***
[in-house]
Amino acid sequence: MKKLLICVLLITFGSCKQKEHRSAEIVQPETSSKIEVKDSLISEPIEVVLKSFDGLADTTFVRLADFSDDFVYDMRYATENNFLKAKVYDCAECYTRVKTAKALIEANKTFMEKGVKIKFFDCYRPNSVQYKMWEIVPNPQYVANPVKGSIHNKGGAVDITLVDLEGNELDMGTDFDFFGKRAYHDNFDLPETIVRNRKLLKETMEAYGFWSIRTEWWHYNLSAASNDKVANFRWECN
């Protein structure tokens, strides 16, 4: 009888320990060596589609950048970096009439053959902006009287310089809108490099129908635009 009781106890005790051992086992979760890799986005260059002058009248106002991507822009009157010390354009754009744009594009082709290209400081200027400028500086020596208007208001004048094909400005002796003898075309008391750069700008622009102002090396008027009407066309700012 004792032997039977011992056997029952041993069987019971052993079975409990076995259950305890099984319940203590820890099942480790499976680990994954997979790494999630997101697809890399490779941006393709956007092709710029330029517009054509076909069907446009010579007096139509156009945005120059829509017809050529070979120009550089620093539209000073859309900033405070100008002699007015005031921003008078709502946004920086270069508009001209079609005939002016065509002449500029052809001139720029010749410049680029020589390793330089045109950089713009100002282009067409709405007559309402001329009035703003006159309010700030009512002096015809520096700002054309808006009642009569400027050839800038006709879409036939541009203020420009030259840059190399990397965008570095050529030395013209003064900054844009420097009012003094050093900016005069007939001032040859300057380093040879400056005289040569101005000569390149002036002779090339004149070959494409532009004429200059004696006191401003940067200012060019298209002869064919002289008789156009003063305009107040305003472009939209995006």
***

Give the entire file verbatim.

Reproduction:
[in-house]
Amino acid sequence: MKKLLICVLLITFGSCKQKEHRSAEIVQPETSSKIEVKDSLISEPIEVVLKSFDGLADTTFVRLADFSDDFVYDMRYATENNFLKAKVYDCAECYTRVKTAKALIEANKTFMEKGVKIKFFDCYRPNSVQYKMWEIVPNPQYVANPVKGSIHNKGGAVDITLVDLEGNELDMGTDFDFFGKRAYHDNFDLPETIVRNRKLLKETMEAYGFWSIRTEWWHYNLSAASNDKVANFRWECN
């Protein structure tokens, strides 16, 4: 009888320990060596589609950048970096009439053959902006009287310089809108490099129908635009 009781106890005790051992086992979760890799986005260059002058009248106002991507822009009157010390354009754009744009594009082709290209400081200027400028500086020596208007208001004048094909400005002796003898075309008391750069700008622009102002090396008027009407066309700012 004792032997039977011992056997029952041993069987019971052993079975409990076995259950305890099984319940203590820890099942480790499976680990994954997979790494999630997101697809890399490779941006393709956007092709710029330029517009054509076909069907446009010579007096139509156009945005120059829509017809050529070979120009550089620093539209000073859309900033405070100008002699007015005031921003008078709502946004920086270069508009001209079609005939002016065509002449500029052809001139720029010749410049680029020589390793330089045109950089713009100002282009067409709405007559309402001329009035703003006159309010700030009512002096015809520096700002054309808006009642009569400027050839800038006709879409036939541009203020420009030259840059190399990397965008570095050529030395013209003064900054844009420097009012003094050093900016005069007939001032040859300057380093040879400056005289040569101005000569390149002036002779090339004149070959494409532009004429200059004696006191401003940067200012060019298209002869064919002289008789156009003063305009107040305003472009939209995006």